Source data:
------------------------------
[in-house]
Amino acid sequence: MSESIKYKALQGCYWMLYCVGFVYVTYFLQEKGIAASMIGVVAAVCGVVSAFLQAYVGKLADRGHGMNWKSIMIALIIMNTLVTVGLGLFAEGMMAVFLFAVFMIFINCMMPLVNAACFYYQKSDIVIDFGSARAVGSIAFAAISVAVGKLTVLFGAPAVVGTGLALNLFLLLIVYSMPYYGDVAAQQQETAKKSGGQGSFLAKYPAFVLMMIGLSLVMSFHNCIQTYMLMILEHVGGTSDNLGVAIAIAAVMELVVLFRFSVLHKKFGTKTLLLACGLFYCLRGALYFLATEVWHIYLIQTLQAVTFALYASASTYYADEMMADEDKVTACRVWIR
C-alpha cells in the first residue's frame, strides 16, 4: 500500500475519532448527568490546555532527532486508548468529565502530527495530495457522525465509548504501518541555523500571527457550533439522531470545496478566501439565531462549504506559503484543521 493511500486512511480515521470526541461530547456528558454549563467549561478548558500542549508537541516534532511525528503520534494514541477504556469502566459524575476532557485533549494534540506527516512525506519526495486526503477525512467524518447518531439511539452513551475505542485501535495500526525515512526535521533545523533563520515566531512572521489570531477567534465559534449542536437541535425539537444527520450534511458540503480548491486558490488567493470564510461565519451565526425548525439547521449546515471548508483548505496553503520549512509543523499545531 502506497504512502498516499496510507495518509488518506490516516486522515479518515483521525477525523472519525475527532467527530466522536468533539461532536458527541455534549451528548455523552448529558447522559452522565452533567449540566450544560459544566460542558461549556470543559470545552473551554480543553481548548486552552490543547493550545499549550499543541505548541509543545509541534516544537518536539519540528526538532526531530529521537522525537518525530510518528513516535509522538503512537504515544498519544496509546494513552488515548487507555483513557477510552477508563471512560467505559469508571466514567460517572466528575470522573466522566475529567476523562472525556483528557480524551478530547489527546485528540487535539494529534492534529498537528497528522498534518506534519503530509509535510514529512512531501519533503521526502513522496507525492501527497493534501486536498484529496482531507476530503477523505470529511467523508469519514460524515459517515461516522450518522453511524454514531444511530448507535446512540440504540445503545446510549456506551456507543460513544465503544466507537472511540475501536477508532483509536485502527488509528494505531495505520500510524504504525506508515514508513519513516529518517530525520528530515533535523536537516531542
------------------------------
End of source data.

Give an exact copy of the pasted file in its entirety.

[in-house]
Amino acid sequence: MSESIKYKALQGCYWMLYCVGFVYVTYFLQEKGIAASMIGVVAAVCGVVSAFLQAYVGKLADRGHGMNWKSIMIALIIMNTLVTVGLGLFAEGMMAVFLFAVFMIFINCMMPLVNAACFYYQKSDIVIDFGSARAVGSIAFAAISVAVGKLTVLFGAPAVVGTGLALNLFLLLIVYSMPYYGDVAAQQQETAKKSGGQGSFLAKYPAFVLMMIGLSLVMSFHNCIQTYMLMILEHVGGTSDNLGVAIAIAAVMELVVLFRFSVLHKKFGTKTLLLACGLFYCLRGALYFLATEVWHIYLIQTLQAVTFALYASASTYYADEMMADEDKVTACRVWIR
C-alpha cells in the first residue's frame, strides 16, 4: 500500500475519532448527568490546555532527532486508548468529565502530527495530495457522525465509548504501518541555523500571527457550533439522531470545496478566501439565531462549504506559503484543521 493511500486512511480515521470526541461530547456528558454549563467549561478548558500542549508537541516534532511525528503520534494514541477504556469502566459524575476532557485533549494534540506527516512525506519526495486526503477525512467524518447518531439511539452513551475505542485501535495500526525515512526535521533545523533563520515566531512572521489570531477567534465559534449542536437541535425539537444527520450534511458540503480548491486558490488567493470564510461565519451565526425548525439547521449546515471548508483548505496553503520549512509543523499545531 502506497504512502498516499496510507495518509488518506490516516486522515479518515483521525477525523472519525475527532467527530466522536468533539461532536458527541455534549451528548455523552448529558447522559452522565452533567449540566450544560459544566460542558461549556470543559470545552473551554480543553481548548486552552490543547493550545499549550499543541505548541509543545509541534516544537518536539519540528526538532526531530529521537522525537518525530510518528513516535509522538503512537504515544498519544496509546494513552488515548487507555483513557477510552477508563471512560467505559469508571466514567460517572466528575470522573466522566475529567476523562472525556483528557480524551478530547489527546485528540487535539494529534492534529498537528497528522498534518506534519503530509509535510514529512512531501519533503521526502513522496507525492501527497493534501486536498484529496482531507476530503477523505470529511467523508469519514460524515459517515461516522450518522453511524454514531444511530448507535446512540440504540445503545446510549456506551456507543460513544465503544466507537472511540475501536477508532483509536485502527488509528494505531495505520500510524504504525506508515514508513519513516529518517530525520528530515533535523536537516531542